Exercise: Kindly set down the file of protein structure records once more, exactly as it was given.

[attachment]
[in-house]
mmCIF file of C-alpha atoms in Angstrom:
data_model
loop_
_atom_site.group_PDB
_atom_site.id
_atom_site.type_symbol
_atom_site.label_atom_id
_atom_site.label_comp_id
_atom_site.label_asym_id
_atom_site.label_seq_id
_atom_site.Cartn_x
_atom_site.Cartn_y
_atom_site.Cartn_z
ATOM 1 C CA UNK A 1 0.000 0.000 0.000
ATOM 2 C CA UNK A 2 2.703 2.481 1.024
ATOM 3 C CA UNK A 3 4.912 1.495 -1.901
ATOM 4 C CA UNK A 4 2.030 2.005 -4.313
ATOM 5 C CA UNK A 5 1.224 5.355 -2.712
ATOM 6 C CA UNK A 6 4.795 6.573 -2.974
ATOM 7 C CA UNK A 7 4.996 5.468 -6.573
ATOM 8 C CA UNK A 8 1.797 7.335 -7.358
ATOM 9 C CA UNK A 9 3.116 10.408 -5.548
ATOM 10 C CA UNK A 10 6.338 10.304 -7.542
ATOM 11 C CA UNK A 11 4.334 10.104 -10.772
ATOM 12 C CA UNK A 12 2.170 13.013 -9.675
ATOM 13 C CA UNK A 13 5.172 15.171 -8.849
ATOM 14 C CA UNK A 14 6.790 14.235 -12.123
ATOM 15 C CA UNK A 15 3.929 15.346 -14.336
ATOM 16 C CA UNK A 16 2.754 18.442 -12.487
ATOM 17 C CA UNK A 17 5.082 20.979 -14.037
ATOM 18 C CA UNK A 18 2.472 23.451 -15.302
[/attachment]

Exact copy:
[in-house]
mmCIF file of C-alpha atoms in Angstrom:
data_model
loop_
_atom_site.group_PDB
_atom_site.id
_atom_site.type_symbol
_atom_site.label_atom_id
_atom_site.label_comp_id
_atom_site.label_asym_id
_atom_site.label_seq_id
_atom_site.Cartn_x
_atom_site.Cartn_y
_atom_site.Cartn_z
ATOM 1 C CA UNK A 1 0.000 0.000 0.000
ATOM 2 C CA UNK A 2 2.703 2.481 1.024
ATOM 3 C CA UNK A 3 4.912 1.495 -1.901
ATOM 4 C CA UNK A 4 2.030 2.005 -4.313
ATOM 5 C CA UNK A 5 1.224 5.355 -2.712
ATOM 6 C CA UNK A 6 4.795 6.573 -2.974
ATOM 7 C CA UNK A 7 4.996 5.468 -6.573
ATOM 8 C CA UNK A 8 1.797 7.335 -7.358
ATOM 9 C CA UNK A 9 3.116 10.408 -5.548
ATOM 10 C CA UNK A 10 6.338 10.304 -7.542
ATOM 11 C CA UNK A 11 4.334 10.104 -10.772
ATOM 12 C CA UNK A 12 2.170 13.013 -9.675
ATOM 13 C CA UNK A 13 5.172 15.171 -8.849
ATOM 14 C CA UNK A 14 6.790 14.235 -12.123
ATOM 15 C CA UNK A 15 3.929 15.346 -14.336
ATOM 16 C CA UNK A 16 2.754 18.442 -12.487
ATOM 17 C CA UNK A 17 5.082 20.979 -14.037
ATOM 18 C CA UNK A 18 2.472 23.451 -15.302